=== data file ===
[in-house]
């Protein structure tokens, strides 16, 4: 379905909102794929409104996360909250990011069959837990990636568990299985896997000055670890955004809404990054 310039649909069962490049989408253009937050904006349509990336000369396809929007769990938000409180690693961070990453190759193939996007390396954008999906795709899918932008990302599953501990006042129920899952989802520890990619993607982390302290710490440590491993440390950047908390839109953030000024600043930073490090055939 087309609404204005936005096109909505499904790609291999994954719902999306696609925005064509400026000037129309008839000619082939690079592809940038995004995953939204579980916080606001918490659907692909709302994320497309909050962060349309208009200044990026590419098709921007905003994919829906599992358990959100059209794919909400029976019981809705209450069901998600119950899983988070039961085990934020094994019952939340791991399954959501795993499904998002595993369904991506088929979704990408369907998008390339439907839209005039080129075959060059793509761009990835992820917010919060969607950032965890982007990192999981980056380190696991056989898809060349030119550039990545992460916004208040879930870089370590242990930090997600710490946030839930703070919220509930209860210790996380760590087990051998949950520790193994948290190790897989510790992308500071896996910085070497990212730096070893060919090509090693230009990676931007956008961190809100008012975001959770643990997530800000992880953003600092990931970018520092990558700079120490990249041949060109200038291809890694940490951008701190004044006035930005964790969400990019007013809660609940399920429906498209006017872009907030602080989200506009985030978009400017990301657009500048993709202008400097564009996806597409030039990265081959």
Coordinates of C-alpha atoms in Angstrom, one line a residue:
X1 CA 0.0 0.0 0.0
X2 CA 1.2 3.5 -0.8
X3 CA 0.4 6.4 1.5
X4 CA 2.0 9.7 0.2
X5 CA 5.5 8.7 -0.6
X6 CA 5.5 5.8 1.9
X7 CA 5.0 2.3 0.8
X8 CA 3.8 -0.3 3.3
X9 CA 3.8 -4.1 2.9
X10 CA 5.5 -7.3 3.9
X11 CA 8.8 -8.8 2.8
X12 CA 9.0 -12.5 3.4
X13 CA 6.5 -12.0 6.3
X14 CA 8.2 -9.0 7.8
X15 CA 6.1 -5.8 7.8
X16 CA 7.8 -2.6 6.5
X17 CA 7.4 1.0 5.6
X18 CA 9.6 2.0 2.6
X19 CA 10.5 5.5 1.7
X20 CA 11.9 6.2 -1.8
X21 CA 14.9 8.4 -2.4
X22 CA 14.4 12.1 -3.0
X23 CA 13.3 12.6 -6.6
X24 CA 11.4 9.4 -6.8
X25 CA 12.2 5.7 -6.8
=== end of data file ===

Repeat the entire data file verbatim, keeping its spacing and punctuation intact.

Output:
[in-house]
């Protein structure tokens, strides 16, 4: 379905909102794929409104996360909250990011069959837990990636568990299985896997000055670890955004809404990054 310039649909069962490049989408253009937050904006349509990336000369396809929007769990938000409180690693961070990453190759193939996007390396954008999906795709899918932008990302599953501990006042129920899952989802520890990619993607982390302290710490440590491993440390950047908390839109953030000024600043930073490090055939 087309609404204005936005096109909505499904790609291999994954719902999306696609925005064509400026000037129309008839000619082939690079592809940038995004995953939204579980916080606001918490659907692909709302994320497309909050962060349309208009200044990026590419098709921007905003994919829906599992358990959100059209794919909400029976019981809705209450069901998600119950899983988070039961085990934020094994019952939340791991399954959501795993499904998002595993369904991506088929979704990408369907998008390339439907839209005039080129075959060059793509761009990835992820917010919060969607950032965890982007990192999981980056380190696991056989898809060349030119550039990545992460916004208040879930870089370590242990930090997600710490946030839930703070919220509930209860210790996380760590087990051998949950520790193994948290190790897989510790992308500071896996910085070497990212730096070893060919090509090693230009990676931007956008961190809100008012975001959770643990997530800000992880953003600092990931970018520092990558700079120490990249041949060109200038291809890694940490951008701190004044006035930005964790969400990019007013809660609940399920429906498209006017872009907030602080989200506009985030978009400017990301657009500048993709202008400097564009996806597409030039990265081959």
Coordinates of C-alpha atoms in Angstrom, one line a residue:
X1 CA 0.0 0.0 0.0
X2 CA 1.2 3.5 -0.8
X3 CA 0.4 6.4 1.5
X4 CA 2.0 9.7 0.2
X5 CA 5.5 8.7 -0.6
X6 CA 5.5 5.8 1.9
X7 CA 5.0 2.3 0.8
X8 CA 3.8 -0.3 3.3
X9 CA 3.8 -4.1 2.9
X10 CA 5.5 -7.3 3.9
X11 CA 8.8 -8.8 2.8
X12 CA 9.0 -12.5 3.4
X13 CA 6.5 -12.0 6.3
X14 CA 8.2 -9.0 7.8
X15 CA 6.1 -5.8 7.8
X16 CA 7.8 -2.6 6.5
X17 CA 7.4 1.0 5.6
X18 CA 9.6 2.0 2.6
X19 CA 10.5 5.5 1.7
X20 CA 11.9 6.2 -1.8
X21 CA 14.9 8.4 -2.4
X22 CA 14.4 12.1 -3.0
X23 CA 13.3 12.6 -6.6
X24 CA 11.4 9.4 -6.8
X25 CA 12.2 5.7 -6.8